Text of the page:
The Story of S Lazy H: A Lesson in Poor Estate Planning from Corb Lund
I’m not sure how many of you will be familiar with the song, “S Lazy H” by Corb Lund. It is one of my favourites - perhaps because of my love of being in the country. Corb is a home-grown Albertan and many of his songs touch on the Province.
Within this amazing song are lessons in poor estate planning and what can happen when the future is not carefully considered in this case, to ensure that the generational ranch is kept whole after the death of the previous generation.
Corb has confirmed that the song is not a true story but is based upon stories he has heard of three of four similar tales of family-run ranches or farms and what happens when the operation is passed onto more than one sibling.
The story begins with the character, we’ll call him Darcy, talks about how he grew up on the land of the S Lazy H, learning to ride and ranch on property that had been in his family for six generations. He talks of his carefree youth, not planning for future. As he and his sister grow up, she moves away to go to school while he remains at the ranch to help his dad, gaining appreciation for the hard work done by his father to keep the ranch running. Eventually, his dad passes away and his sister marries. He is left to ranch the property and eventually his sister and her husband come to see that the land of the ranch is quite valuable and want to sell it.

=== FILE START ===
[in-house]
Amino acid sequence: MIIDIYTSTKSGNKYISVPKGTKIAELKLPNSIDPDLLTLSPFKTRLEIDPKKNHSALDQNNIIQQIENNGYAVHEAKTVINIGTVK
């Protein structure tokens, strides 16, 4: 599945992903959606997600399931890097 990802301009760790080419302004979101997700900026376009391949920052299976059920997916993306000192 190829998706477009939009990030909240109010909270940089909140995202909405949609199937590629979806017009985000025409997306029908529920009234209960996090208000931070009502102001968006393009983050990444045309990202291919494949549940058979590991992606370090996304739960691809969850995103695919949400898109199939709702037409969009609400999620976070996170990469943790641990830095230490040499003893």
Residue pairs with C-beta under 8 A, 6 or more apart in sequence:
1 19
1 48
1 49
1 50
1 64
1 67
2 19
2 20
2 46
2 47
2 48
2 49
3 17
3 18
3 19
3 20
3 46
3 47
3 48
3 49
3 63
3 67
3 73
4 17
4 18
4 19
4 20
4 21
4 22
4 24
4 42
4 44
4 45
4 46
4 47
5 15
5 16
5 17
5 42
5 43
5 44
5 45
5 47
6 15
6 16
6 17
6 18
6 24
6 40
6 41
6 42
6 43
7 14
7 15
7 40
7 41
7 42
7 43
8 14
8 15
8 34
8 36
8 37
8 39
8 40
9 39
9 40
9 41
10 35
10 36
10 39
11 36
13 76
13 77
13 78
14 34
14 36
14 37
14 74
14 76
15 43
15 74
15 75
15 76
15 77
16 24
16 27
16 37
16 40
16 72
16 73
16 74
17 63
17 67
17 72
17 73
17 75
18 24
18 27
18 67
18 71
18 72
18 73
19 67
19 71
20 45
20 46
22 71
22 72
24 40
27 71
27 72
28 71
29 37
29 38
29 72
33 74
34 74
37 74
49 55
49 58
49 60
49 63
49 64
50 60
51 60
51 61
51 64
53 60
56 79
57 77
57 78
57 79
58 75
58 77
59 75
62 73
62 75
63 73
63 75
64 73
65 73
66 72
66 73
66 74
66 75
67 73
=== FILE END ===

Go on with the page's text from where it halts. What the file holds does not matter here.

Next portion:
Darcy and his sister go to Court and the Court awards her half of the S Lazy H. Darcy tries to find a way to purchase her interest but “no cow/calf operation carries that kind of cash” and he is forced to sell off 20 sections. His sister sells her half to a developer to build houses on the land while Darcy continues to try and ranch the property but with the smaller bit of land left to him, is unable to make ends meet and the song ends with the bank owning what’s left of the S Lazy H.
This is a story that is far more common in Alberta than it needs to be. Some careful estate planning by Darcy’s parents could have preserved the S Lazy H from being divided and sold.
“Sometimes right isn’t equal, sometimes equal’s not fair…so shed a tear and look skyward, god help the S Lazy H.”